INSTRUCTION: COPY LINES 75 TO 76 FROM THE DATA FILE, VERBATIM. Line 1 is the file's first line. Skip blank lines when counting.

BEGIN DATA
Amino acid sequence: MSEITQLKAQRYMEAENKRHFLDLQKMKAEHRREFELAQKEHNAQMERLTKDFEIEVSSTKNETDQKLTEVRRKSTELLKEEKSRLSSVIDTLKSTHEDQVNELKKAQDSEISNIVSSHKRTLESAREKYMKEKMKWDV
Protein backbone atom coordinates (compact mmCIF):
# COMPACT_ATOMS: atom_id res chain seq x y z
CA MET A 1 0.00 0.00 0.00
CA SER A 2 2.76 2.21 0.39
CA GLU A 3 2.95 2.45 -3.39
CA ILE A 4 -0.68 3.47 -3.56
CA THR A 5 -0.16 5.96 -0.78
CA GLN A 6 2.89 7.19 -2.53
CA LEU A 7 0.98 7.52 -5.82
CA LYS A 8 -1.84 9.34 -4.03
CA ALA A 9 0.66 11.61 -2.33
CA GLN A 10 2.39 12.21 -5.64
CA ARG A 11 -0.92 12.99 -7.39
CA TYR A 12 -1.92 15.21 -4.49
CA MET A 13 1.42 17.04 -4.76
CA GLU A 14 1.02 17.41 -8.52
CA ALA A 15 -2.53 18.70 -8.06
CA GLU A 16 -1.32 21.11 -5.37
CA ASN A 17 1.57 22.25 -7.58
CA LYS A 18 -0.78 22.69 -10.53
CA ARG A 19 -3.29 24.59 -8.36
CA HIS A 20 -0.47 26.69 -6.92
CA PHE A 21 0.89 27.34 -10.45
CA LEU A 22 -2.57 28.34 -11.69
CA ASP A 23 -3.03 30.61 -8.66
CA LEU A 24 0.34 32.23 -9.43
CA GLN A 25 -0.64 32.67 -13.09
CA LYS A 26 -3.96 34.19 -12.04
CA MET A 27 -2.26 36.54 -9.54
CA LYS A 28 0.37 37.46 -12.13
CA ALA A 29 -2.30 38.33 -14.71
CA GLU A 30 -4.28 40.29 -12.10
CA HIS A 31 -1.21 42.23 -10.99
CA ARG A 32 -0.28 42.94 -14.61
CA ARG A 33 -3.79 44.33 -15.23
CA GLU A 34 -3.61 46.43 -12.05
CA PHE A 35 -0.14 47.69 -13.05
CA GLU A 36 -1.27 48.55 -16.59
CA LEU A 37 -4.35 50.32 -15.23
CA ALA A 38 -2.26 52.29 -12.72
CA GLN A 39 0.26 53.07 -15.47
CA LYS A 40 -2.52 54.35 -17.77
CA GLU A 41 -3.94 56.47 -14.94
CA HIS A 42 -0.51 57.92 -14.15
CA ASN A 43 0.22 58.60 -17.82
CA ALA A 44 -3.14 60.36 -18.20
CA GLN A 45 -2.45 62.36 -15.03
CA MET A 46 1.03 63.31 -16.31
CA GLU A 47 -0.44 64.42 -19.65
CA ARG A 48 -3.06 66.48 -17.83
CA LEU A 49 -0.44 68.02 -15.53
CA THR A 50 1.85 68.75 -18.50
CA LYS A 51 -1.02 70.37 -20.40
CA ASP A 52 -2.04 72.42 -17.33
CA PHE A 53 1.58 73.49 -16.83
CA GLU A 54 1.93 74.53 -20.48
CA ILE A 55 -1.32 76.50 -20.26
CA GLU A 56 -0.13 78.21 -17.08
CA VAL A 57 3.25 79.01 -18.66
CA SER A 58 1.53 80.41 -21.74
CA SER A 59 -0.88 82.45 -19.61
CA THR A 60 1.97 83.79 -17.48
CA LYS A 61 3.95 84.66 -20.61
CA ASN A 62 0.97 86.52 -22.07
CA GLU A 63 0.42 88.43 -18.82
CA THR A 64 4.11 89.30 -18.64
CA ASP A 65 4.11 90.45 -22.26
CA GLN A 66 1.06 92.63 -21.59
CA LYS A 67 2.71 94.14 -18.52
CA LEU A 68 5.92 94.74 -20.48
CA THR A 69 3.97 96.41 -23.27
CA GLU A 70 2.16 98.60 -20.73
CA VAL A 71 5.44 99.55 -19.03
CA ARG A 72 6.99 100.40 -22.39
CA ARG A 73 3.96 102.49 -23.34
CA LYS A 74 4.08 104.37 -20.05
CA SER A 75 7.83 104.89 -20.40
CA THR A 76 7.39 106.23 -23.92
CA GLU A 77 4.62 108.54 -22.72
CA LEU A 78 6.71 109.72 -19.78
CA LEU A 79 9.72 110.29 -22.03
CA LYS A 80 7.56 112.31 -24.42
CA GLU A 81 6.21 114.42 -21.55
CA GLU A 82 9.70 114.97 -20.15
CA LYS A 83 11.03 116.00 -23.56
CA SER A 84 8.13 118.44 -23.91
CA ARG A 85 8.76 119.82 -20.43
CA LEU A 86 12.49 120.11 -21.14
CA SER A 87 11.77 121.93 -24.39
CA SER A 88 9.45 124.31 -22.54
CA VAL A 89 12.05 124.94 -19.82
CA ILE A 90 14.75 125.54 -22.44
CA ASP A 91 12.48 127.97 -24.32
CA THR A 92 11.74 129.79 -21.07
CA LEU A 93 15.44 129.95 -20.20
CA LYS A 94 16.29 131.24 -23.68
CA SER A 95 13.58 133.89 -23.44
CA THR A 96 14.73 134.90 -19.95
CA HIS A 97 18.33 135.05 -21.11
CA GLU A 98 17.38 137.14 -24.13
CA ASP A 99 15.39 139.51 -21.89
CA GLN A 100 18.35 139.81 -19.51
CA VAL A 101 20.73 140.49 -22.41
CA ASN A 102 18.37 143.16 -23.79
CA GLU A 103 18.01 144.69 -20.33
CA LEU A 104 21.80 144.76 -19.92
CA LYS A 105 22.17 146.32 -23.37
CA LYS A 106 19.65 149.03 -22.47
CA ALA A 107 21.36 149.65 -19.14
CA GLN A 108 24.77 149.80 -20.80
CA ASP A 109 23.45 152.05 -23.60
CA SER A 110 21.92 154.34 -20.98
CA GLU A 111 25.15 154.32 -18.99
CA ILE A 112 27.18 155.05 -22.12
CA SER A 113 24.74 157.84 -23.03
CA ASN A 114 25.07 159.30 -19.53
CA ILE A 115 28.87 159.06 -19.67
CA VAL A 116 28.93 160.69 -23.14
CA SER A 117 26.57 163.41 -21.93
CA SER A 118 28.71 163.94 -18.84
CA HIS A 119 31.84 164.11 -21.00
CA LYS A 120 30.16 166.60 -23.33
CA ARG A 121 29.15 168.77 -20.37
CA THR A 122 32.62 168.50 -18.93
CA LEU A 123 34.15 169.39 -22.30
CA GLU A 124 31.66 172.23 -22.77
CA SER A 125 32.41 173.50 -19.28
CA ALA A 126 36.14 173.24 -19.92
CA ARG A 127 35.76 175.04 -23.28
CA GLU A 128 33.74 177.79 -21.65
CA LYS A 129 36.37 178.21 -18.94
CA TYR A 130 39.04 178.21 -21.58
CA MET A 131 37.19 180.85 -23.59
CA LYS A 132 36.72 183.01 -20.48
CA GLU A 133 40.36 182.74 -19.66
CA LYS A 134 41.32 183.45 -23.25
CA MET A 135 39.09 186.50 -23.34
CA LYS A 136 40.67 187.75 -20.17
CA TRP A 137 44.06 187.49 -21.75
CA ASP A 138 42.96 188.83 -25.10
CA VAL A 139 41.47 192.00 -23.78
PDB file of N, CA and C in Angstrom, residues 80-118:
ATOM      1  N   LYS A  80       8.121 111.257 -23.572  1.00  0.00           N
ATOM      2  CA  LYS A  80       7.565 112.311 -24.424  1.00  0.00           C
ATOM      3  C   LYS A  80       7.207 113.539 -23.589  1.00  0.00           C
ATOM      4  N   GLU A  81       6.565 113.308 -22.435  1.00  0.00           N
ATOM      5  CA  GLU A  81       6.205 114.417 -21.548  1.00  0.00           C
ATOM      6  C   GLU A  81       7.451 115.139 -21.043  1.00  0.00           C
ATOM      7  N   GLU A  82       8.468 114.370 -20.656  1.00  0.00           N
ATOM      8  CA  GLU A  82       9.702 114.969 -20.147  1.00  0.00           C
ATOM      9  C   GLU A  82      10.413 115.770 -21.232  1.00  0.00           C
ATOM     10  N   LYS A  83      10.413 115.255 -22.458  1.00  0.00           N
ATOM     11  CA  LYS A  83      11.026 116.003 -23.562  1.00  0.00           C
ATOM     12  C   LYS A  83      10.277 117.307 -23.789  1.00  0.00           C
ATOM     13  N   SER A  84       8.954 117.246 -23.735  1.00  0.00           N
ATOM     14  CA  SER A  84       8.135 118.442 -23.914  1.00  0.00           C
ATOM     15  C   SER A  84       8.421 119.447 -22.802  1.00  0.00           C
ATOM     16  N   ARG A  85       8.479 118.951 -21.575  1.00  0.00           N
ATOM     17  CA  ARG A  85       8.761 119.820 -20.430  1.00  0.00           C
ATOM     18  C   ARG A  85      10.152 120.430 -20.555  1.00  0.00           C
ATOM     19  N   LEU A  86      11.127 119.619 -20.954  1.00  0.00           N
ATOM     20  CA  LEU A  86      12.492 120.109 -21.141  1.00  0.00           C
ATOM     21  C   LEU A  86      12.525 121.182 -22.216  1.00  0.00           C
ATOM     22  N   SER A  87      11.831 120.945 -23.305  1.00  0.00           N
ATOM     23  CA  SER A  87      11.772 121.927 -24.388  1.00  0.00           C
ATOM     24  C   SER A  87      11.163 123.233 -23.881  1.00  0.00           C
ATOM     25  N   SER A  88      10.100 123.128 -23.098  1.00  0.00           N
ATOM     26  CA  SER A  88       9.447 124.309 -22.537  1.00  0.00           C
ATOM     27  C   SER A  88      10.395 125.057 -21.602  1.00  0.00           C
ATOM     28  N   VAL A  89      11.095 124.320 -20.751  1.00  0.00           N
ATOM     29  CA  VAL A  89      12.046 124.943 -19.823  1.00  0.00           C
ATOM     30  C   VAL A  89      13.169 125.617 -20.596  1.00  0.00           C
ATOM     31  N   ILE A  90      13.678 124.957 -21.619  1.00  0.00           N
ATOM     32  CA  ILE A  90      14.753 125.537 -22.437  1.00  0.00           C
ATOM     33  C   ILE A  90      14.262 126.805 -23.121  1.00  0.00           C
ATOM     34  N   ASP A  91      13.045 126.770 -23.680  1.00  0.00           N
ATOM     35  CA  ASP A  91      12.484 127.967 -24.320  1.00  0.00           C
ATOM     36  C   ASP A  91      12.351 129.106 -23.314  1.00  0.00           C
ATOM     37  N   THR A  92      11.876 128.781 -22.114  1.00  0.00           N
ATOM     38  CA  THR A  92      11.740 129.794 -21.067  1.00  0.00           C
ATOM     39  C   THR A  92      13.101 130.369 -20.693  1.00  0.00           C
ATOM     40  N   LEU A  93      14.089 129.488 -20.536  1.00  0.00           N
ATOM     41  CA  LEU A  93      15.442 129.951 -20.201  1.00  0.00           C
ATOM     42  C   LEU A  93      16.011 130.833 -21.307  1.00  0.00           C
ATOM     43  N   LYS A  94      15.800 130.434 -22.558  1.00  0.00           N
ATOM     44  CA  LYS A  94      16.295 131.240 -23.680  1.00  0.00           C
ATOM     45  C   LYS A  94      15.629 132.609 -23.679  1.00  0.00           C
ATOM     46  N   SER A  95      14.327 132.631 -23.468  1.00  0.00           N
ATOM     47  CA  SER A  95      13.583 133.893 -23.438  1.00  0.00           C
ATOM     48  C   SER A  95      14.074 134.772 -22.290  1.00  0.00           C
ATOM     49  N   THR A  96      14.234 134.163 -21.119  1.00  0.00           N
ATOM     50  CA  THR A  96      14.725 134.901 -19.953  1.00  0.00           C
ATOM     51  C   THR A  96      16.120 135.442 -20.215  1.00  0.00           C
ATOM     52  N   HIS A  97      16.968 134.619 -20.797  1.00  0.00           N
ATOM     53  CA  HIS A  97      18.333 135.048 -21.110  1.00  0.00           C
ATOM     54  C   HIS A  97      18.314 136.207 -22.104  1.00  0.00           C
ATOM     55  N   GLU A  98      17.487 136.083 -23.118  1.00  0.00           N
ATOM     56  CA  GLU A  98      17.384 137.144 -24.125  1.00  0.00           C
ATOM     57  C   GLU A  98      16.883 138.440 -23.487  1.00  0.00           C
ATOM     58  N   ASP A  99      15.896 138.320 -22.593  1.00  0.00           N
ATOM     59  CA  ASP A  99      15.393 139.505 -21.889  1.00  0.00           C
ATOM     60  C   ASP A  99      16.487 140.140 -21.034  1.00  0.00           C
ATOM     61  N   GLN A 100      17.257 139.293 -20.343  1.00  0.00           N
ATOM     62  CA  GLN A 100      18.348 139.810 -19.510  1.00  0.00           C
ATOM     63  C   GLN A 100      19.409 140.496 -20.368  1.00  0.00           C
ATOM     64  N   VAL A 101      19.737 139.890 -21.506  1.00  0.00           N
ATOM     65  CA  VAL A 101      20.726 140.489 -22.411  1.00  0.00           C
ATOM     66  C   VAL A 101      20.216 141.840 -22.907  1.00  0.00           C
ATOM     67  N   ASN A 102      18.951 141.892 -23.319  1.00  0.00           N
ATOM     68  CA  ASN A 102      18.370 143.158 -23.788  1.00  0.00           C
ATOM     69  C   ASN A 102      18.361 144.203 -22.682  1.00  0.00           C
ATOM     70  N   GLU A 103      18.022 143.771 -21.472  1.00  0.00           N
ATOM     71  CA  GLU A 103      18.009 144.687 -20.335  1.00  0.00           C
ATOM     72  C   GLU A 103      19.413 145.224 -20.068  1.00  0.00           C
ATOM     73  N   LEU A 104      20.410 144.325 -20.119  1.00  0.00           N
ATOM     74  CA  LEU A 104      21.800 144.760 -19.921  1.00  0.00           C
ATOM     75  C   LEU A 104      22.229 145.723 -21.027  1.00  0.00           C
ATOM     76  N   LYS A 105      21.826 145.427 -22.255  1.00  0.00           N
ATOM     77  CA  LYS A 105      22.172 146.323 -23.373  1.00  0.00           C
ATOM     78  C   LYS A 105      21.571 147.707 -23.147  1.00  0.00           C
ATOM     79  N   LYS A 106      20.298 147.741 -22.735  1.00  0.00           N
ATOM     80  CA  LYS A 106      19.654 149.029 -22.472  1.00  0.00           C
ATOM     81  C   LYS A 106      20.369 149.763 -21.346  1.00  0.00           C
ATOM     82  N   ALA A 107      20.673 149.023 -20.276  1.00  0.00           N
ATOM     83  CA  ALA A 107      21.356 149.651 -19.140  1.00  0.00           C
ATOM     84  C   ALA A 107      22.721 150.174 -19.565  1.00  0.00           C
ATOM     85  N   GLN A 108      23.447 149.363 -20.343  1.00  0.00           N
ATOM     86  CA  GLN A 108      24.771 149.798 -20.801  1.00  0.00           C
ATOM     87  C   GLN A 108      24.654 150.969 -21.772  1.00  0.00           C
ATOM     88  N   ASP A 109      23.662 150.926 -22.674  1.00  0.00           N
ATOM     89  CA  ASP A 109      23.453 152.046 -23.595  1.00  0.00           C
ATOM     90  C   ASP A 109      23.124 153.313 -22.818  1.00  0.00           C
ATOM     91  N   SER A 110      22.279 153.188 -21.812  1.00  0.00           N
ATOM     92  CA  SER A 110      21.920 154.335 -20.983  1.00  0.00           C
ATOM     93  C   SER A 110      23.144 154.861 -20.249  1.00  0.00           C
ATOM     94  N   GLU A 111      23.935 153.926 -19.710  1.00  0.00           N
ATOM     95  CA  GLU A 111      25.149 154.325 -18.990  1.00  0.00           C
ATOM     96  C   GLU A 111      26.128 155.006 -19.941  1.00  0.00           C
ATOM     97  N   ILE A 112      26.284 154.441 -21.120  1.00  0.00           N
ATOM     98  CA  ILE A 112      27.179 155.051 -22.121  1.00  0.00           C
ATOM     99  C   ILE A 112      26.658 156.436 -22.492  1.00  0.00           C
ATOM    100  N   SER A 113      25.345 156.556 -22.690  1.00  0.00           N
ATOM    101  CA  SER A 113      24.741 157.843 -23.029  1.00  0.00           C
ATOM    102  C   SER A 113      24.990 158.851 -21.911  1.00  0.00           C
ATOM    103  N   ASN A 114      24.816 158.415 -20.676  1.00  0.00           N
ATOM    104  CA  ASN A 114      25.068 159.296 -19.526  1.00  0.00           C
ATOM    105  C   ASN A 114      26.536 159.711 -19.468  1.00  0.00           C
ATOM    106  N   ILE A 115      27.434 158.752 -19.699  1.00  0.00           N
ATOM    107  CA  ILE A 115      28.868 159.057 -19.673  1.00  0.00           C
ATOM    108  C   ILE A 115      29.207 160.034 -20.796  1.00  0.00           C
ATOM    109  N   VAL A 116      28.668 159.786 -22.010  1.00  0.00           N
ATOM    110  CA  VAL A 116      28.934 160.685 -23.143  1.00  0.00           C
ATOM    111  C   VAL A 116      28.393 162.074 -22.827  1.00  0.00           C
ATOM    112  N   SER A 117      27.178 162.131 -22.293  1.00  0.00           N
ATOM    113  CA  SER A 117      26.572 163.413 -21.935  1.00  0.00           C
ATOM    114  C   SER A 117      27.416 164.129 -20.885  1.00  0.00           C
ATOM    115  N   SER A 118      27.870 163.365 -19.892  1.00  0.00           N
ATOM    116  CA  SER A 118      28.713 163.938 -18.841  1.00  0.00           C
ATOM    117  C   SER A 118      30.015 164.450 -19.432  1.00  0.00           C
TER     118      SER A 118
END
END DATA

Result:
CA ARG A 72 6.99 100.40 -22.39
CA ARG A 73 3.96 102.49 -23.34